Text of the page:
Some of the new cars look quite nice. Some I find to be very clunky in appearance. They do have many new features that are wonderful–like air conditioning. I suppose GPS is a handy tool for the geographically challenged. I still don’t like the idea of the windows and seats moving only on electrical systems without any backup. For the life of me I don’t understand why they don’t leave in the old crank to roll windows up and down and same for adjusting the seats. If your electrical system goes in an emergency you are toast. It is not expensive for sure but I guess someone thinks those cranks wouldn’t look sleek on the doors or under the seats. On occasion they sure would come in handy. Anytime you can have a backup system in anything mechanical you should do it when the cost is minimal. The safety features are really good. I will give them credit there for a vast improvement. Seat belts are literally a life saver. It is hard to believe that only a few decades ago there were no such devices. Babies were put in their bassenets in the back seat and small kids rode in whatever seat was available.
I remember when I was in an accident with my mom when I was about 5 or 6 at the most. I was riding shotgun in the front seat. We had a collision at an intersection when another car ran a red light. I was thrown into the dashboard naturally. Fortunately I wasn’t hurt badly but my face was wacked pretty good and there was blood everywhere and it scared my mom. It busted up my lips and cracked a tooth and some gashes here and there. Heck, it scared me to see all that blood on the seat and all over me. There are other features of the old cars that I do remember fondly for whatever reason, simple nostalgia I suppose. When I was a small boy in the late ’40’s and early ’50’s you have to remember that many of the cars on the road were fairly old. Many of the cars had been built in the late ’30’s and during the ’40’s. We had the missing years due to the War when there was no auto production at all. I can’t remember exactly when the first cars were built after the War but I think it was late ’45 or it might even have been in ’46. After the war they were building lots of cars but there was quite a bit of catching up to do and the demand was high and costs were relatively steep. The country went through a slump for a bit after the war when so many millions of people were laid off because of the the termination of War production.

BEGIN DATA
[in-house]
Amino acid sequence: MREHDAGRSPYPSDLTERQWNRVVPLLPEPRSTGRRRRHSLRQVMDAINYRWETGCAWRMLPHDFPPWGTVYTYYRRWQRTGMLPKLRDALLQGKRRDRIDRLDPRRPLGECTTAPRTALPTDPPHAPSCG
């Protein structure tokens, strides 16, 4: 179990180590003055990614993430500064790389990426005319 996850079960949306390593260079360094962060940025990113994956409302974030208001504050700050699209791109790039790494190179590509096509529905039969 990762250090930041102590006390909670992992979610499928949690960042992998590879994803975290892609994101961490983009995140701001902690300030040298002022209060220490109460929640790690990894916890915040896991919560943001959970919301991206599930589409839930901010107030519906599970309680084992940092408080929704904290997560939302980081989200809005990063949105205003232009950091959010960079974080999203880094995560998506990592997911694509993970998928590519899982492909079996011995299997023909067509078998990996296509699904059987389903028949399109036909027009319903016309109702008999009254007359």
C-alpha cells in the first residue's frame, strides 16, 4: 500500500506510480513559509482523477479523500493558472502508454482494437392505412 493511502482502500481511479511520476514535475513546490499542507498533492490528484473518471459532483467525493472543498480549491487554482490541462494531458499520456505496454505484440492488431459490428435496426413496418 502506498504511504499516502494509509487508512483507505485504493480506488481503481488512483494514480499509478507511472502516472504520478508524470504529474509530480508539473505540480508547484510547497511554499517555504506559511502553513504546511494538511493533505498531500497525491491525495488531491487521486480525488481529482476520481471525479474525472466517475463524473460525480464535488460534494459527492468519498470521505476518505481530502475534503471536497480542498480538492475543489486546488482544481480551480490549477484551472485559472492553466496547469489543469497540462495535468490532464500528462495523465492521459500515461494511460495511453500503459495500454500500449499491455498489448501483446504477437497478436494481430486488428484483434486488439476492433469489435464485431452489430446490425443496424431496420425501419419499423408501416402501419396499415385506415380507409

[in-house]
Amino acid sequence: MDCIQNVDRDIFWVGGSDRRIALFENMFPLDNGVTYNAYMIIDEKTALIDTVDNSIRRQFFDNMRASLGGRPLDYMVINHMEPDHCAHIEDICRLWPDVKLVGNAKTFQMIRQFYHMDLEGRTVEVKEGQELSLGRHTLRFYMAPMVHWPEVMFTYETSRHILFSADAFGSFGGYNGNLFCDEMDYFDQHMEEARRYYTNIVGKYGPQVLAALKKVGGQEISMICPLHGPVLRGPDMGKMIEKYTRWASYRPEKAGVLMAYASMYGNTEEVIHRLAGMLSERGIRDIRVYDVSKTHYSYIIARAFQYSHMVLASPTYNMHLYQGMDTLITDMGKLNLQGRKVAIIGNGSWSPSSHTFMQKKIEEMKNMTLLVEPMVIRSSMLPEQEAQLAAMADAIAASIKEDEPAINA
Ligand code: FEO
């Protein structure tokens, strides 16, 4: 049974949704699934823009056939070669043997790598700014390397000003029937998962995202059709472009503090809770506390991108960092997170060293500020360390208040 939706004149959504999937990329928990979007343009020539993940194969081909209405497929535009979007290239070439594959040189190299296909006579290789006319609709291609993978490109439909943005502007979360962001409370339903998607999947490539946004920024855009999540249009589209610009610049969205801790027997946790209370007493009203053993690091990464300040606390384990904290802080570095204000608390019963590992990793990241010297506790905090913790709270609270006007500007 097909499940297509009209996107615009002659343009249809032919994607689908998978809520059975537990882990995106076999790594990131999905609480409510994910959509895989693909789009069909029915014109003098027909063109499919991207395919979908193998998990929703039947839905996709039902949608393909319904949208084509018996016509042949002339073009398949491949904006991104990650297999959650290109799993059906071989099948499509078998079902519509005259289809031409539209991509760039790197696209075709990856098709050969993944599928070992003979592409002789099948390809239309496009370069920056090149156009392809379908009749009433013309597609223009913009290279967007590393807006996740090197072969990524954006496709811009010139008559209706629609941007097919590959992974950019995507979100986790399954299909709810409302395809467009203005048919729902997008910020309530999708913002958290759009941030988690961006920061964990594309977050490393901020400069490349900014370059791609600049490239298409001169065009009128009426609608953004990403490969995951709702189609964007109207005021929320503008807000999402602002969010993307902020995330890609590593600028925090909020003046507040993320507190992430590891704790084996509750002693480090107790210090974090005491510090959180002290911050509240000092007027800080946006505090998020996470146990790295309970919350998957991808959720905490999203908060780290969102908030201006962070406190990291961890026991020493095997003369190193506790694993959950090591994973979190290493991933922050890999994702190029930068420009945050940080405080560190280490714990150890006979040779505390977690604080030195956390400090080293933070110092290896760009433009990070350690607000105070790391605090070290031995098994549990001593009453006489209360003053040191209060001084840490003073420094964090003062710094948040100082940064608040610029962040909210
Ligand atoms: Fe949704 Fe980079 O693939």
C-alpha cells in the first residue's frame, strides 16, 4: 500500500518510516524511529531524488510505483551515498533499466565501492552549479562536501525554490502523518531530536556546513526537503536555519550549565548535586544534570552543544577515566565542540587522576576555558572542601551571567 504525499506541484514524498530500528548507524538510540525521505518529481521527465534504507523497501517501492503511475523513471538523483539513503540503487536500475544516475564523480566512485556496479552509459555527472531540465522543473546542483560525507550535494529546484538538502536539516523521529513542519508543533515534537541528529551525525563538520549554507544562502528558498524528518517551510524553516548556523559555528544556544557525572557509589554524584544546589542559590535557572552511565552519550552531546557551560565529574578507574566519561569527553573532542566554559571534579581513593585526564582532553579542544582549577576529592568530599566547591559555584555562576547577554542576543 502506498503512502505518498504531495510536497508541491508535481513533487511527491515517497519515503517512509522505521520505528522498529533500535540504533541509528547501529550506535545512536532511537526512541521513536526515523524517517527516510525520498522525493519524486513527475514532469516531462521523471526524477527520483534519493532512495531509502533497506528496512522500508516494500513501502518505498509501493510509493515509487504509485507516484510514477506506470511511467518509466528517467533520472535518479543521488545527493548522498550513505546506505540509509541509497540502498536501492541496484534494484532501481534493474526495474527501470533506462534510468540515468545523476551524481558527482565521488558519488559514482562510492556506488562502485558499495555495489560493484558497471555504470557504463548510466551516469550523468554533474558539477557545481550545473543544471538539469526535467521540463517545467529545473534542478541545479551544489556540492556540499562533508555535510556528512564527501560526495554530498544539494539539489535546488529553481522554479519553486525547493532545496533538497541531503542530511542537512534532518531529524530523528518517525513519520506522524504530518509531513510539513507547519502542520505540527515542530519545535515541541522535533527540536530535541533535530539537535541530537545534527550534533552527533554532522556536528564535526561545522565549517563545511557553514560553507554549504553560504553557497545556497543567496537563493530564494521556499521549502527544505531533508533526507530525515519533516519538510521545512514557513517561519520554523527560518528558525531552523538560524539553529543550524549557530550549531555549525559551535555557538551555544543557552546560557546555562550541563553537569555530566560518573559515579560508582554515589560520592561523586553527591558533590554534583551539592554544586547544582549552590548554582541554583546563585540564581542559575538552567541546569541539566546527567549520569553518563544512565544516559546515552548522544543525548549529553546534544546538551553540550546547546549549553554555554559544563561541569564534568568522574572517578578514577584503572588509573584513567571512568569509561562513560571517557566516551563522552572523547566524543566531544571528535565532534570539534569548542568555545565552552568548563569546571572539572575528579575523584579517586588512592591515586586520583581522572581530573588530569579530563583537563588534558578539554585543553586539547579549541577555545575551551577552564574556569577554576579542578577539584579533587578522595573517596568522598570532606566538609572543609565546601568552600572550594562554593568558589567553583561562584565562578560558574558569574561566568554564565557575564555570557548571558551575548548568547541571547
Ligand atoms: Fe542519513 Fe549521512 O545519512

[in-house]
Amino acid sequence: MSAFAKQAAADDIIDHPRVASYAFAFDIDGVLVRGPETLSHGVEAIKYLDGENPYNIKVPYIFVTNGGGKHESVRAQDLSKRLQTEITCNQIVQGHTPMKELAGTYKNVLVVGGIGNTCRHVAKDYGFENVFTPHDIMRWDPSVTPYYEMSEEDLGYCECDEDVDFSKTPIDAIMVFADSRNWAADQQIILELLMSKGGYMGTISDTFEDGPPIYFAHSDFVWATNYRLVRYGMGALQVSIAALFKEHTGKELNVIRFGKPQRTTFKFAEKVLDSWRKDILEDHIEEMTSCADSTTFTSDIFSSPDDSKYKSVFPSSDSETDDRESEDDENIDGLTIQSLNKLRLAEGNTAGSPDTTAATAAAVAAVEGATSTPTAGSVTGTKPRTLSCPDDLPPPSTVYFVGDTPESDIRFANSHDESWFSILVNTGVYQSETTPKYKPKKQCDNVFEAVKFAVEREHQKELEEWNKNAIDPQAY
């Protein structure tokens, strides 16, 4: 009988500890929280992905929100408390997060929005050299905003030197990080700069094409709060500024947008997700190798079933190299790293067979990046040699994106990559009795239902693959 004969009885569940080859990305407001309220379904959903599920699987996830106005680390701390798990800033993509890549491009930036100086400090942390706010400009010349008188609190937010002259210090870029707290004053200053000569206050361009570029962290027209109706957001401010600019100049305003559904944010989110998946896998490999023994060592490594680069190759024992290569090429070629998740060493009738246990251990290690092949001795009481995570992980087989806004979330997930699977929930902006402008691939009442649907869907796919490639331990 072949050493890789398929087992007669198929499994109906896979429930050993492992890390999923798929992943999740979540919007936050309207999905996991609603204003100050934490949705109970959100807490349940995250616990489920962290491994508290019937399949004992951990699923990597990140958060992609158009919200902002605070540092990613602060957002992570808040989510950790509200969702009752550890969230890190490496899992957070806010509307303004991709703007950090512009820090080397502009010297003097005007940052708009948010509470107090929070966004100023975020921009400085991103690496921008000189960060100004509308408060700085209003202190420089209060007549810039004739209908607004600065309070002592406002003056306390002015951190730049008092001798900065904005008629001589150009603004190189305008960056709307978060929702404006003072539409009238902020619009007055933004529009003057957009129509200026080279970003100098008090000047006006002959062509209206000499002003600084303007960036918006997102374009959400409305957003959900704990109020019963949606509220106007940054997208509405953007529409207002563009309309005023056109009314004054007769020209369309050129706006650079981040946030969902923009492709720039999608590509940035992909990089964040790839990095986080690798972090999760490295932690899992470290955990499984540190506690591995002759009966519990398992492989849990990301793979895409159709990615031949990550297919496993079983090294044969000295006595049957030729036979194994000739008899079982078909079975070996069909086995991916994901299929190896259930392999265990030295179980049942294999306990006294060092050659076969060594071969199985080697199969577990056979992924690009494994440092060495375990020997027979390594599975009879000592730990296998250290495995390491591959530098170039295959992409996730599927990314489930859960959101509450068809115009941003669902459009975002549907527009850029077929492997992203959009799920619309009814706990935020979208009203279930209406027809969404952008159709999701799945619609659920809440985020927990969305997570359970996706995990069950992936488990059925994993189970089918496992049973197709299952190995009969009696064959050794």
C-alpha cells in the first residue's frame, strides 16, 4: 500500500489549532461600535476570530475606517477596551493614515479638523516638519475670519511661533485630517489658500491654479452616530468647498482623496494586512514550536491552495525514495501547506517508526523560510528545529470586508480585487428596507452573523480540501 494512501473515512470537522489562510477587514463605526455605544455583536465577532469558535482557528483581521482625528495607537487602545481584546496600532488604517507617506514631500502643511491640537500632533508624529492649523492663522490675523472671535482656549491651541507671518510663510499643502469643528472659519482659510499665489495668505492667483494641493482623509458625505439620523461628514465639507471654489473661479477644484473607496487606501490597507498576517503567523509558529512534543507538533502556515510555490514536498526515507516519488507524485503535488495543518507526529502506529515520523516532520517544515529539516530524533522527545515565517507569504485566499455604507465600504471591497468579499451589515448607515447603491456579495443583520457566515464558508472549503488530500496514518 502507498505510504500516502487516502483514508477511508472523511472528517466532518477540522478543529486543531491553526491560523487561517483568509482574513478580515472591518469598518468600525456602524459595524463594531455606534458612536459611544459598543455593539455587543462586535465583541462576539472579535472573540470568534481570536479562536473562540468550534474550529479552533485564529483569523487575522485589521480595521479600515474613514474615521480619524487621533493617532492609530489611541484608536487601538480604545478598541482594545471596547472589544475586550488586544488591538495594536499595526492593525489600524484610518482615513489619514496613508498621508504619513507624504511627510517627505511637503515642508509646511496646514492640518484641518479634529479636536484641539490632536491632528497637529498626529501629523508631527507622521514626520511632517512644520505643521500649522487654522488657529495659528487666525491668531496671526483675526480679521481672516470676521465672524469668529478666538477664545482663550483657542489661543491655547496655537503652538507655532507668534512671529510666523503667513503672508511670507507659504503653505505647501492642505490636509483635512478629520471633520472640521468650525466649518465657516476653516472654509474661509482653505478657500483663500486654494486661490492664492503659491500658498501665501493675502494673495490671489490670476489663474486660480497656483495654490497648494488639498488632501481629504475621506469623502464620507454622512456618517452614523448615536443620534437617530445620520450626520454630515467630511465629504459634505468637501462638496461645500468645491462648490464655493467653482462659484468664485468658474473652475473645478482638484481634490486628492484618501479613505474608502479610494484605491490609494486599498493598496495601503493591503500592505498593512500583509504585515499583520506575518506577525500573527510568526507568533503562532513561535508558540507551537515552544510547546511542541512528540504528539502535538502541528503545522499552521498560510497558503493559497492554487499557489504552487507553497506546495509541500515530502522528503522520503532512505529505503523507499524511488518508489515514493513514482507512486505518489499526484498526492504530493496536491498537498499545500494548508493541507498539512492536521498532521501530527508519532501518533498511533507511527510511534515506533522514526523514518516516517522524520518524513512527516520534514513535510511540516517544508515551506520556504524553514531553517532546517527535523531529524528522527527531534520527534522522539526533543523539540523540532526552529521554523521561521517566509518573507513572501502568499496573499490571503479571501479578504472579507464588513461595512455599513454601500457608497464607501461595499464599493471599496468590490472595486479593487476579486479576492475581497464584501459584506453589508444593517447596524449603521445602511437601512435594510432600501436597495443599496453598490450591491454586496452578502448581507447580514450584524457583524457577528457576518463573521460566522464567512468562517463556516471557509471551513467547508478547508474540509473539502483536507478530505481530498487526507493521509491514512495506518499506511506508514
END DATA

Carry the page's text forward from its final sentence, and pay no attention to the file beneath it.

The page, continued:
Some of those cars from the ’30’s had what appeared to be tar roofs. They were always the coupes. I have no idea why they used that design or what the purpose was. I would imagine it had something to do with costs. But the roof would be tar paper. It was very strong and thick but it was not metal. Of course in the hot Texas sun they would wilt a little bit and you could smell that distinct odor of the petroleum base. Right after the war the first car I remember my dad having was a Chevy that had that design and it even had the rumble seat in the back. Those were fun naturally for the kids. A rumble seat was where the trunk is located. But instead of the trunk there would be a door with a handle and you could open it up and pull back and a seat would come out of the back of the car. It was small and cramped. It was of course exposed to the elements so they were of limited use in rain or cold. The interior was very tight. The back “seat” was really just a space with a very small seat. Me and my cousins loved getting in the rumble seat and going around the neighborhood. Of course only two at a time would fit. We didn’t keep that car very long. It burned up. I have no idea what went wrong but there was some problem with the wiring and “whosh” up it went. I remember dad getting it back to the house and it was mostly just a skeleton. No one was hurt.